Link adaptation may be requested by including additional information in one or more of the fields 450-480. For example, the preamble 450 may be a sounding preamble. Additionally or alternatively, the TRN-T/R field 480 may be used to request link adaptation. More specifically, the header 460 may indicate that the TRN-T/R field 480 is to be used to link adaptation and not for beamforming or beamtracking. For example, the header 460 may include a bit indicating whether the TRN-T/R field 480 is being used for link adaptation. Alternatively, for example, a length of the header 460 may be adjusted and the adjusted length may be interpreted to indicate whether the TRN-T/R field 480 is being used for link adaptation. Additionally or alternatively, the header 460 may indicate a length of the TRN-T/R field 480.

When specified, the TRN-T/R field 480 may then be used for link adaptation. Specifically, the link feedback information may be determined using the TRN-T/R field 480. For example, the antenna gain control (AGC) subfield of the TRN-T/R field 480 may include four repetitions of an AGC sequence. During link adaptation, however, the AGC subfield is not used to steer the antennas such as during beamforming or beamtracking. Additionally, for example, the TRN-T/R subfield of the TRN-T/R field 480 may include five repetitions of a training sequence.

Moreover, both the sounding preamble and TRN-T/R field 480 may be used during link adaptation. More specifically, the sounding preamble may initiate determination of a first set of link feedback parameters and the TRN-T/R field 480 may initiate determination of a second set of link feedback parameters. For example, the first and second sets of link feedback parameters may be mutually exclusive.

In other words, the sounding bit may initiate determination of a first set of link feedback parameters and the TRN-T/R field 480 may initiate determination of a second set of link feedback parameters. For example, the first set of link feedback parameters may include SNR and preferred MCS and the second set of link feedback parameters may include link margin. The first and second sets of link feedback parameters, however, may not be mutually exclusive. In other words, the same link feedback parameters may be determined more than once (i.e., initiated by both the sounding bit and the TRN-T/R field 480) which may improve accuracy of the link feedback information due to added redundancy.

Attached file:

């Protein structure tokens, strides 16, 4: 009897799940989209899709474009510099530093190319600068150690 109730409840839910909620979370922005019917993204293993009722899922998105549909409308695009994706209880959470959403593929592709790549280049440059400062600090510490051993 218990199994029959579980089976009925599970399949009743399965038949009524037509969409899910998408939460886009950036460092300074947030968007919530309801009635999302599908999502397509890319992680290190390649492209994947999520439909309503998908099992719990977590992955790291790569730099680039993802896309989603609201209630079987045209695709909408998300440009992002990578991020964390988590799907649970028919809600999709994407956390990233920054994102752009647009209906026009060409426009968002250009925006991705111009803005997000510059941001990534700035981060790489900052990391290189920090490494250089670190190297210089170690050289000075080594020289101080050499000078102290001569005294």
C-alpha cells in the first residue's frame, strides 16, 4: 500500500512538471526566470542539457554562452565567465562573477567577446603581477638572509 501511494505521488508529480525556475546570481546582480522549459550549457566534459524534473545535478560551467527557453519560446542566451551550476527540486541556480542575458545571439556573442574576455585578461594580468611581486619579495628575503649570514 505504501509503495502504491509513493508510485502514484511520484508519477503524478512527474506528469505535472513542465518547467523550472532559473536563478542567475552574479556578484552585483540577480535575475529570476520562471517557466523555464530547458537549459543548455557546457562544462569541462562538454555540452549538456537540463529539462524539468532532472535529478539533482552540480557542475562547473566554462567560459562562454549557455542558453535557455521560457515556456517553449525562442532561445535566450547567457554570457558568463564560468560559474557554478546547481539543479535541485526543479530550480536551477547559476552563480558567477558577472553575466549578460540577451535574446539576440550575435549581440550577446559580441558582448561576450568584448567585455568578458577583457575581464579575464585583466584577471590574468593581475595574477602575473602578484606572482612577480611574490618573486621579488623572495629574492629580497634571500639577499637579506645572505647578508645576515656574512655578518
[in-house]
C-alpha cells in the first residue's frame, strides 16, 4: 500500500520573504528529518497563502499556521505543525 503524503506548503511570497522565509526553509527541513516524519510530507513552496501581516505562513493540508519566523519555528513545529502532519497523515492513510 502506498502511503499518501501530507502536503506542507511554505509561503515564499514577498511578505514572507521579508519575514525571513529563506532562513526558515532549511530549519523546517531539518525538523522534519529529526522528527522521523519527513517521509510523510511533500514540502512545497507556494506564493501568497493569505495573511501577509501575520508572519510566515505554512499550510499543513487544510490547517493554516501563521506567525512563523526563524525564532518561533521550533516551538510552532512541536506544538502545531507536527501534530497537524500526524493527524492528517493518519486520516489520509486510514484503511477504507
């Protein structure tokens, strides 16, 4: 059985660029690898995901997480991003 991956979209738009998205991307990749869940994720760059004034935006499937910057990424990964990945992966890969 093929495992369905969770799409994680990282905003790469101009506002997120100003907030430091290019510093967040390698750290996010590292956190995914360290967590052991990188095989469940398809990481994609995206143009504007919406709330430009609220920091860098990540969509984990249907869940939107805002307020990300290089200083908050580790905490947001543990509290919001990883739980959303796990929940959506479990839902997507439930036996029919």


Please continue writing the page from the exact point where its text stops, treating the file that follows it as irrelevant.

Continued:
Referring now to FIG. 16, a timeline of a second requestable link adaptation operation is shown. Specifically, the first wireless device 22 requests link adaptation by sending a packet including a link adaptation request frame 500 to the second wireless device 24. For example, the packet may be a PPDU. The link adaptation request frame 500 may request acknowledgement (“ACK”) from the second wireless device 24. The second wireless device 24 sends an ACK packet 510 to the first wireless device 22 upon receiving the link adaptation request frame 500. The ACK packet 510 from the second wireless device 24, however, is optional. In other words, the link adaptation request frame 500 may not request ACK from the second wireless device 24 (described more below).

After receiving the ACK packet 510 from the second wireless device 24, the first wireless device 22 may wait for a predetermined period before sending a regular data packet 520. For example, the predetermined period may include a period between an acknowledgement and a subsequent data frame, also known as a Short Inter-Frame Space (SIFS). The predetermined period, however, may have a different duration depending upon the application.

After the predetermined period has elapsed, the first wireless device 22 may send the regular data packet 520. The second wireless device 24 may determine the link feedback information based on the regular data packet 520. The second wireless device 24 may then send a packet including a link adaptation response frame 530 to the first wireless device 22. The link adaptation response frame 530 includes the link feedback information for link adaptation. For example, the link feedback information may include estimated channel quality, preferred MCS, and/or link margin. The first wireless device 22 may then, based on the link feedback information, select a modulation scheme, a data rate for transmission, and/or a transmit power level for subsequent transmissions.